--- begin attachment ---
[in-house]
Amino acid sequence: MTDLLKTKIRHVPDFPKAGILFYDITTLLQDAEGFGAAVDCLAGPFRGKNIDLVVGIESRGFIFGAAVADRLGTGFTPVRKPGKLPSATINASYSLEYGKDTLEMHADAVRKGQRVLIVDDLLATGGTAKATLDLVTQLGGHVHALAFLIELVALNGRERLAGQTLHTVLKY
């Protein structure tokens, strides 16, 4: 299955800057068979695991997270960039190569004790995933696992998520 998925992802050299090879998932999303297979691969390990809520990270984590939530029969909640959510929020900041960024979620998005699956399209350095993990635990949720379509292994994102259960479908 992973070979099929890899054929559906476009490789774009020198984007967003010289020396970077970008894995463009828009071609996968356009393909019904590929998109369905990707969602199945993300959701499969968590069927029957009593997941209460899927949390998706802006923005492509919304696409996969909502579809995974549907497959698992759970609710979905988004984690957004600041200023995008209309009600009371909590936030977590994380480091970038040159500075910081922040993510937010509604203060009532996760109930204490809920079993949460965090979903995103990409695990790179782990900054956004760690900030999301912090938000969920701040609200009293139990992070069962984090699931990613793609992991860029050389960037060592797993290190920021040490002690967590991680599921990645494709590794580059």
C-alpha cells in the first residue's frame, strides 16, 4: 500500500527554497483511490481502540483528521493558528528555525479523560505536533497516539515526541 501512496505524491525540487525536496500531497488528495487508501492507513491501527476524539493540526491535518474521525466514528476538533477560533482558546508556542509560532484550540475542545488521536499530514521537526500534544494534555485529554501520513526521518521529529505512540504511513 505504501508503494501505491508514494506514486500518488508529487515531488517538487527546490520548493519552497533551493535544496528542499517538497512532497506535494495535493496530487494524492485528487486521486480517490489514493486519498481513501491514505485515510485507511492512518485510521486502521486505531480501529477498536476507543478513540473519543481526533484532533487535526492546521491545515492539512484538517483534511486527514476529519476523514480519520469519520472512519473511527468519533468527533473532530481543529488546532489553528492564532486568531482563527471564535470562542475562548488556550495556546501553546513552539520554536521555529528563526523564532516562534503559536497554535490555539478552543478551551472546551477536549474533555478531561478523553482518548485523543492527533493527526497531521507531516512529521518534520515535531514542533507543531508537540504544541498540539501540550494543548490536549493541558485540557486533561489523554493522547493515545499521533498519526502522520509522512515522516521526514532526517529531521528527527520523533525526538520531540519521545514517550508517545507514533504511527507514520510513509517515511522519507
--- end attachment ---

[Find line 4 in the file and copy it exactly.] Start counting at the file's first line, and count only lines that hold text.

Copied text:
C-alpha cells in the first residue's frame, strides 16, 4: 500500500527554497483511490481502540483528521493558528528555525479523560505536533497516539515526541 501512496505524491525540487525536496500531497488528495487508501492507513491501527476524539493540526491535518474521525466514528476538533477560533482558546508556542509560532484550540475542545488521536499530514521537526500534544494534555485529554501520513526521518521529529505512540504511513 505504501508503494501505491508514494506514486500518488508529487515531488517538487527546490520548493519552497533551493535544496528542499517538497512532497506535494495535493496530487494524492485528487486521486480517490489514493486519498481513501491514505485515510485507511492512518485510521486502521486505531480501529477498536476507543478513540473519543481526533484532533487535526492546521491545515492539512484538517483534511486527514476529519476523514480519520469519520472512519473511527468519533468527533473532530481543529488546532489553528492564532486568531482563527471564535470562542475562548488556550495556546501553546513552539520554536521555529528563526523564532516562534503559536497554535490555539478552543478551551472546551477536549474533555478531561478523553482518548485523543492527533493527526497531521507531516512529521518534520515535531514542533507543531508537540504544541498540539501540550494543548490536549493541558485540557486533561489523554493522547493515545499521533498519526502522520509522512515522516521526514532526517529531521528527527520523533525526538520531540519521545514517550508517545507514533504511527507514520510513509517515511522519507